Distributed by California Newsreel, Order Dept., PO Box 2284, South Burlington, VT 05407; 877-811-7495 (toll free)
Produced by Joel Katz
Directed by Joel Katz
VHS, color, 57 min.
Sr. High - Adult
African American Studies, Human Rights, History, Multicultural Studies
Reviewed by Patricia McGee, Coordinator of Media Services, Volpe Library & Media Center, Tennessee Technological University
Strange Fruit is more than the story of the hauntingly evocative song from the 1930s that became the anthem of the anti-lynching movement. Joel Katz has used the history of the song as a metaphor to capture the struggle against racism and the spirit of an era. While the song is indelibly associated with Billie Holiday, in fact Abel Meeropol, a Jewish American school teacher from the Bronx, wrote the lyrics first as a poem. He published it in The New York Teacher, a union magazine, and later set the words to music. Meeropol’s wife Anne first performed it at the New York Teacher’s Union Theater Arts Cabaret.
Billie Holiday first became acquainted with the song when she was singing at Café Society, the first truly integrated nightclub in New York City. Since Columbia Records was reluctant to record the song, Milt Gabler of Commodore Records recorded it in April 1939, using the band that was accompanying Holiday at Café Society. In spite of its controversial subject matter and the reluctance of radio stations to play it, the song became very popular. In her 1956 autobiography Holiday implied that Meeropol had written the lyrics for her and that she and Sonny White, her accompanist had written the melody, a claim that Meeropol fiercely contested. “I wrote ‘Strange Fruit’ because I hate lynching and I hate injustice, and I hate the people who perpetuate it.”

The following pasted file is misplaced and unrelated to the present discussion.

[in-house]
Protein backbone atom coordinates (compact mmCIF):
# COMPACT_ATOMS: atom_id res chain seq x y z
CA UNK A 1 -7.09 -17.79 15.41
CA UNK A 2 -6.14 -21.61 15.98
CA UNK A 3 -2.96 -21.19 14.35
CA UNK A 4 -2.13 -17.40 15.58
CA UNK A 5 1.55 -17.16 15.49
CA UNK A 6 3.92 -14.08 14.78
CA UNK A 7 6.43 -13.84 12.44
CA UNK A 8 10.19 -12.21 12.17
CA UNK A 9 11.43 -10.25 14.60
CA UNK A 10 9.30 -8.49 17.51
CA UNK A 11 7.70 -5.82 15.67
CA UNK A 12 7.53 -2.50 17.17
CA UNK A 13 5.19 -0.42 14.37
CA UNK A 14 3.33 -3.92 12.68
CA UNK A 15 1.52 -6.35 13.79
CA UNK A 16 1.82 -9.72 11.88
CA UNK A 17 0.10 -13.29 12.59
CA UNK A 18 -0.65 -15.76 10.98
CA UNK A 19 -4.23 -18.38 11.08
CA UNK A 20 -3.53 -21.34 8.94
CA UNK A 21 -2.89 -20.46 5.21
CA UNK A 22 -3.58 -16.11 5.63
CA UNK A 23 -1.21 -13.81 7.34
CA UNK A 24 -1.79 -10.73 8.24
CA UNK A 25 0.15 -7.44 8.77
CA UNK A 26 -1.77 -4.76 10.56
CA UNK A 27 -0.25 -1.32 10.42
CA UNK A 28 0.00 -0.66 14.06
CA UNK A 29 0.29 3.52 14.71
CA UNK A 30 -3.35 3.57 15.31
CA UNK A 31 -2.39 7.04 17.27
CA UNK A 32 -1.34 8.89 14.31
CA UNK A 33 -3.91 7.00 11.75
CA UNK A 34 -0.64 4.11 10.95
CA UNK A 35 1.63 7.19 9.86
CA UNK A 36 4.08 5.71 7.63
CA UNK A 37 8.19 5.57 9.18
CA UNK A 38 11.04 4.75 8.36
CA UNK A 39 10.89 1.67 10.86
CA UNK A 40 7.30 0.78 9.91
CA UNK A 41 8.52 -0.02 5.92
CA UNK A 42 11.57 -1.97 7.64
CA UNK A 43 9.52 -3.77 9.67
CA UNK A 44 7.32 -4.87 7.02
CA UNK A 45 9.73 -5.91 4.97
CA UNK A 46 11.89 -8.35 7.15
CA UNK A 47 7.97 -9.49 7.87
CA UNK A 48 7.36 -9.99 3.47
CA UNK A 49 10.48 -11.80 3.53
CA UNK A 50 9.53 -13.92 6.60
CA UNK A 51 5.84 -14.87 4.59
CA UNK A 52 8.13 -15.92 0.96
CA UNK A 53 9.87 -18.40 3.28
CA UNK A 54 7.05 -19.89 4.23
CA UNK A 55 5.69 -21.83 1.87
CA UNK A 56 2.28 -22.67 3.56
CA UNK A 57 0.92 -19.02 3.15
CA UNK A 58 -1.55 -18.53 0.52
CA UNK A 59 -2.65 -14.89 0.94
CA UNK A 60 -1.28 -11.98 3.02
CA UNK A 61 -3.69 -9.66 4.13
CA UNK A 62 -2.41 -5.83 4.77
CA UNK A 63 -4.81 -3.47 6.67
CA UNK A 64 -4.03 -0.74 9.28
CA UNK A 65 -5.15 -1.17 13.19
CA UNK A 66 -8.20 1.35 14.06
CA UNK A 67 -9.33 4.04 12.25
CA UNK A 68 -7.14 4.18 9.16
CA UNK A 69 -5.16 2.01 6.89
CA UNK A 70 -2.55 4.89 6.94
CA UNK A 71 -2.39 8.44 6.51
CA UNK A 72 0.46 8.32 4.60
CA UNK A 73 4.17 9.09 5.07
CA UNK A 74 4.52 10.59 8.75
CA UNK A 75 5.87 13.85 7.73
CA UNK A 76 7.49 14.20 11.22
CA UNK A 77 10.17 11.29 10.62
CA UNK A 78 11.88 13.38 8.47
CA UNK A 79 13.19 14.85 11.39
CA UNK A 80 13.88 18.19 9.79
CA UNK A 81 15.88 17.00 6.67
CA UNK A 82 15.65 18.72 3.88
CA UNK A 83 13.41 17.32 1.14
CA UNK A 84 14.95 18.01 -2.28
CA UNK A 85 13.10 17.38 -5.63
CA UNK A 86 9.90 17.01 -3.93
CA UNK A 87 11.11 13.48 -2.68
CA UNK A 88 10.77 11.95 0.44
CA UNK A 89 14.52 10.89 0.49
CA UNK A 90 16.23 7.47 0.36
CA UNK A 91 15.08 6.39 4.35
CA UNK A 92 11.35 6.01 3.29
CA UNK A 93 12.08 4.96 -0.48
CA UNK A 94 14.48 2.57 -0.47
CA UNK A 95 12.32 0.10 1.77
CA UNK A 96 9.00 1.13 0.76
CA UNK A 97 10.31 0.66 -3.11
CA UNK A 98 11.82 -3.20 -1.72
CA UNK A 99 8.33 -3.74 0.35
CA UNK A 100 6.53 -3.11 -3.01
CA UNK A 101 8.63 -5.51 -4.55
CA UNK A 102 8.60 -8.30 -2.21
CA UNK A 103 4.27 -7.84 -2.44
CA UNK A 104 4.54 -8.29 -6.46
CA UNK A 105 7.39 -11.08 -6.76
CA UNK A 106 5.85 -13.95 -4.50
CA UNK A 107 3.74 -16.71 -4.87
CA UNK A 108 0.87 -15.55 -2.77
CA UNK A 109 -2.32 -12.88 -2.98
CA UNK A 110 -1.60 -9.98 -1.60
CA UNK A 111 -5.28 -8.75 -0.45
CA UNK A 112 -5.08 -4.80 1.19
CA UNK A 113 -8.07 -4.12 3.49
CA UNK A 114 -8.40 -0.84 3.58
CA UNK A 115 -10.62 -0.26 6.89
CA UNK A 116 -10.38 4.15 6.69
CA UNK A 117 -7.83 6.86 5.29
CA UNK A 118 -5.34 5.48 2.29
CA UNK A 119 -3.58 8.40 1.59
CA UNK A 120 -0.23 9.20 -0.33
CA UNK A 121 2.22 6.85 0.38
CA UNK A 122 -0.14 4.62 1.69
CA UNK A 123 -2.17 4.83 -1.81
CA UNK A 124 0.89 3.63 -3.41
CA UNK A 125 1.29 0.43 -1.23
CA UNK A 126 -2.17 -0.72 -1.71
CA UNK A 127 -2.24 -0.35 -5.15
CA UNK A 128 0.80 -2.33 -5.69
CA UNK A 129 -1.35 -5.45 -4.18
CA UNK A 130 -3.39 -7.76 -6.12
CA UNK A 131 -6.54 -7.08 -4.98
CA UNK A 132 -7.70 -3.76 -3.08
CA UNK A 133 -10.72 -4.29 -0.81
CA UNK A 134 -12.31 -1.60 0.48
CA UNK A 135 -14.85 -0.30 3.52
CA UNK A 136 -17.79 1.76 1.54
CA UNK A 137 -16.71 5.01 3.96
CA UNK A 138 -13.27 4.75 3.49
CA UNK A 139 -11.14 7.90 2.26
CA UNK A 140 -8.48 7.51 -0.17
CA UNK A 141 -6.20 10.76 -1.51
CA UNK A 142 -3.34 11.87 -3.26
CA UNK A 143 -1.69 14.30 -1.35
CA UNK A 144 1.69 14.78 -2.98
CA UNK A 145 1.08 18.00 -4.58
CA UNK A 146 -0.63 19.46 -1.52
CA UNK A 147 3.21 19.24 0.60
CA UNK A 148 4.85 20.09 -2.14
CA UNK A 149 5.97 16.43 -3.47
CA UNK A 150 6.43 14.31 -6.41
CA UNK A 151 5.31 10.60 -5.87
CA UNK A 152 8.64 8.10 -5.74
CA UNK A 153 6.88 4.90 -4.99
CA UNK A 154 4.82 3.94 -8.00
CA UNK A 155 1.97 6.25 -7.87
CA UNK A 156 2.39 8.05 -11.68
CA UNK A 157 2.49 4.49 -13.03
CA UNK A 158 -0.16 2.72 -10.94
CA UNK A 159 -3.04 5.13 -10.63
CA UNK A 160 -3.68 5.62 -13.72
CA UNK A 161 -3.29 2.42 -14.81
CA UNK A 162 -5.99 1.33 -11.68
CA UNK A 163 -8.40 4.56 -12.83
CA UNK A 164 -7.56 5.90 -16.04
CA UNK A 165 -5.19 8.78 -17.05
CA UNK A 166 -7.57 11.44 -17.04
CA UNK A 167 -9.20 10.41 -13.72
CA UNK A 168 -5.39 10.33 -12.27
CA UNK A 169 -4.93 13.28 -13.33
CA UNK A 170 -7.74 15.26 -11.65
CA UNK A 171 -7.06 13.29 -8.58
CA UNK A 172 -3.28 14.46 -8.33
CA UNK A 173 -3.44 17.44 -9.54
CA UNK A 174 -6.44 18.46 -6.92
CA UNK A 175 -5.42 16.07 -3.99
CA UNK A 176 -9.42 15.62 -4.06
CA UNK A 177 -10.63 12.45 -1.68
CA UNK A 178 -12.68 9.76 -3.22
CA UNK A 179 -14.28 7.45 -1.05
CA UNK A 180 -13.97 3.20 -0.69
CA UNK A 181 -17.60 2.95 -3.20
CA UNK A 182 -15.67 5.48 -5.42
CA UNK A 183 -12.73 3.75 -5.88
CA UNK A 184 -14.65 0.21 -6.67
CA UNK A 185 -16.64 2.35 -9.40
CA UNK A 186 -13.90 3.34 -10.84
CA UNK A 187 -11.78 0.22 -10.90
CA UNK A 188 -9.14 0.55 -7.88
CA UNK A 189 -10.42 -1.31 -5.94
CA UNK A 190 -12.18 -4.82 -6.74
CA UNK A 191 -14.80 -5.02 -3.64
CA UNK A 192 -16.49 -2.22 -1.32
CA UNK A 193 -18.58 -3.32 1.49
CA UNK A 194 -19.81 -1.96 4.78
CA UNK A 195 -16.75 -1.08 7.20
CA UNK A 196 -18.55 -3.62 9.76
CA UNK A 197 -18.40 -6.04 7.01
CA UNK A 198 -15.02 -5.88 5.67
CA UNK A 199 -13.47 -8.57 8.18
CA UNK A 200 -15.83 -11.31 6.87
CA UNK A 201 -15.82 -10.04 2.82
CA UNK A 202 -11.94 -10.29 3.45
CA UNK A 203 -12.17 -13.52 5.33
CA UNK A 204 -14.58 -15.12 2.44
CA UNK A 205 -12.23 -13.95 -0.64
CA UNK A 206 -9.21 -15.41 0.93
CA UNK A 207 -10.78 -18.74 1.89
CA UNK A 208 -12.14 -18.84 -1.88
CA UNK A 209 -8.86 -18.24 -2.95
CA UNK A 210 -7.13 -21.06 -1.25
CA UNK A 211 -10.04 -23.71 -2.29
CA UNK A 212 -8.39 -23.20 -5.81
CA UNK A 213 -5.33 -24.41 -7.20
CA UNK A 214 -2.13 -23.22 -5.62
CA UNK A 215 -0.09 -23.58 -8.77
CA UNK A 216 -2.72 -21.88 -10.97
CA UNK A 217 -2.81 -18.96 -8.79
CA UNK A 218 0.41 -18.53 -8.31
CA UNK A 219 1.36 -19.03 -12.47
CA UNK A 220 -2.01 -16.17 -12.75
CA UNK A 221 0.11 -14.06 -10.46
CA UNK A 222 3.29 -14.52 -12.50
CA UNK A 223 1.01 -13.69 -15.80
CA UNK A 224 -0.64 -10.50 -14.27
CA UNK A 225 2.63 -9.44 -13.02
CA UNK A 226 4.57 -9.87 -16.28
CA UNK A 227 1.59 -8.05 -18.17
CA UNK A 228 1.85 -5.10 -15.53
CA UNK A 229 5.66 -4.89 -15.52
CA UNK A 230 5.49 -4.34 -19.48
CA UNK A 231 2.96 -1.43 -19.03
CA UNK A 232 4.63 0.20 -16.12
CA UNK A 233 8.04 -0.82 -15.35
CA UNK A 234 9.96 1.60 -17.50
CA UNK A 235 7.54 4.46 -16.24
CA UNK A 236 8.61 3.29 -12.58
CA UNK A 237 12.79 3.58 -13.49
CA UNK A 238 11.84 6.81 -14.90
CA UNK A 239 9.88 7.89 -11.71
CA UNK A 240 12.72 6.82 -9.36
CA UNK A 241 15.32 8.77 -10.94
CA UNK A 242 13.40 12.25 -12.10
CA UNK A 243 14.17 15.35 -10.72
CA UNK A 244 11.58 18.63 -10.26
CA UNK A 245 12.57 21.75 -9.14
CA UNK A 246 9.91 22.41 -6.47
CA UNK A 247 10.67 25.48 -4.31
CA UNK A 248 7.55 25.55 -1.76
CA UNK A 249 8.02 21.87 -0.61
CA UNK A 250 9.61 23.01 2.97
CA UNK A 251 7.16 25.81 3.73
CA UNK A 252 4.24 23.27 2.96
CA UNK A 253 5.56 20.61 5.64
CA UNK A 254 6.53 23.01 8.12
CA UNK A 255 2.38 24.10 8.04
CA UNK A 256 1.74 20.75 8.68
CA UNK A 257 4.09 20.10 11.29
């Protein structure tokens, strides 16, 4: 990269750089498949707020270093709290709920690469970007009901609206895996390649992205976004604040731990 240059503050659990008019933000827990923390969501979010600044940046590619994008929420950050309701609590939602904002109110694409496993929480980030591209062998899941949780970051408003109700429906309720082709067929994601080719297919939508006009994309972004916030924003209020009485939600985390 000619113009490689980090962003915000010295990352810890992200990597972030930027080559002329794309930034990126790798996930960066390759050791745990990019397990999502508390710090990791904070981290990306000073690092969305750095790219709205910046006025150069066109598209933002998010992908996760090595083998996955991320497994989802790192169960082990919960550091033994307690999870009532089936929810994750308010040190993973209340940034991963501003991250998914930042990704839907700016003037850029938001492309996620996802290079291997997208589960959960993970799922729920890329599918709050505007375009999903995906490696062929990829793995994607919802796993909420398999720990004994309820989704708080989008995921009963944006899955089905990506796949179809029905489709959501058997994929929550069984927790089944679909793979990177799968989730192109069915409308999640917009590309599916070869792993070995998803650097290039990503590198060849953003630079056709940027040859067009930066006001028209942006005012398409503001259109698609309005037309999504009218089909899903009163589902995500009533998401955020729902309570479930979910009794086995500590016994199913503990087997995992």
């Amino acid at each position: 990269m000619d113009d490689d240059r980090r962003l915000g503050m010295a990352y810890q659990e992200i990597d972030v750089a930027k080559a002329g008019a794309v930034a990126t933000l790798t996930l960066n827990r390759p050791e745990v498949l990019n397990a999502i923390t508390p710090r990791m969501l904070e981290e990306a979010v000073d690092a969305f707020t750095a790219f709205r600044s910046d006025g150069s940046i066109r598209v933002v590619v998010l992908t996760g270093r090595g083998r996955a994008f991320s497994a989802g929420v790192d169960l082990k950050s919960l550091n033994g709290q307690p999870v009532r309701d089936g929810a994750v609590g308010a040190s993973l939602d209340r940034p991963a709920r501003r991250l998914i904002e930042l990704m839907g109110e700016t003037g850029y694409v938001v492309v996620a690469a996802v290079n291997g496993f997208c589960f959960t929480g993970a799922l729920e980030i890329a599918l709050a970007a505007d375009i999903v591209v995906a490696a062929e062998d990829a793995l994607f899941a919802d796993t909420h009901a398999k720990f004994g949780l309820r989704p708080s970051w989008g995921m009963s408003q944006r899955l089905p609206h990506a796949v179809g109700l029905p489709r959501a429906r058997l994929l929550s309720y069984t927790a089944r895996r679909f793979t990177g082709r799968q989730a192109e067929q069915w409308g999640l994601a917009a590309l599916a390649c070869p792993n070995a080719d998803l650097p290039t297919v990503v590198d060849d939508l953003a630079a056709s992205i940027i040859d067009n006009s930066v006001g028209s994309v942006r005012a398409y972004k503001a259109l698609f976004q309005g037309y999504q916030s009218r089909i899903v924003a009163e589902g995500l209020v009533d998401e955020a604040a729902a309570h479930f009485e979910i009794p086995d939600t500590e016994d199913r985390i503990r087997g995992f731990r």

The Meeropols were committed progressive activists and members of the Communist Party in the 1930s. In 1940 Abel was called before a New York State committee investigating the influence of the Communist Party in the Teacher’s Union and asked if he had written the song at the instigation of the Communists. In the mid-40s Meeropol finally left teaching for a career as a Hollywood writer. Probably his best known piece from that time is The House I Live In, an Academy Award winning short starring Frank Sinatra. Meeropol, however, was furious because his lines encouraging racial integration were edited out of the film. His was a life committed to the ongoing struggle for social justice. In 1953 Abel and Anne Meeropol adopted the orphaned sons of Julius and Ethel Rosenberg after the two convicted spies were executed, and the warmly loving recollections of the Meeropol sons are a leitmotiv flowing through out this exceptional documentary. The film is a fascinating blend of archival footage and newsreels, still photos, and contemporary footage. The interviews with the Meeropol children, the colleagues of Abel and Anne, poets, musicians, historians, and civil rights activists add great depth to the story of a song that moved beyond entertainment to political statement. As Michael Meeropol declared, “Until the last racist is dead, Strange Fruit is relevant.”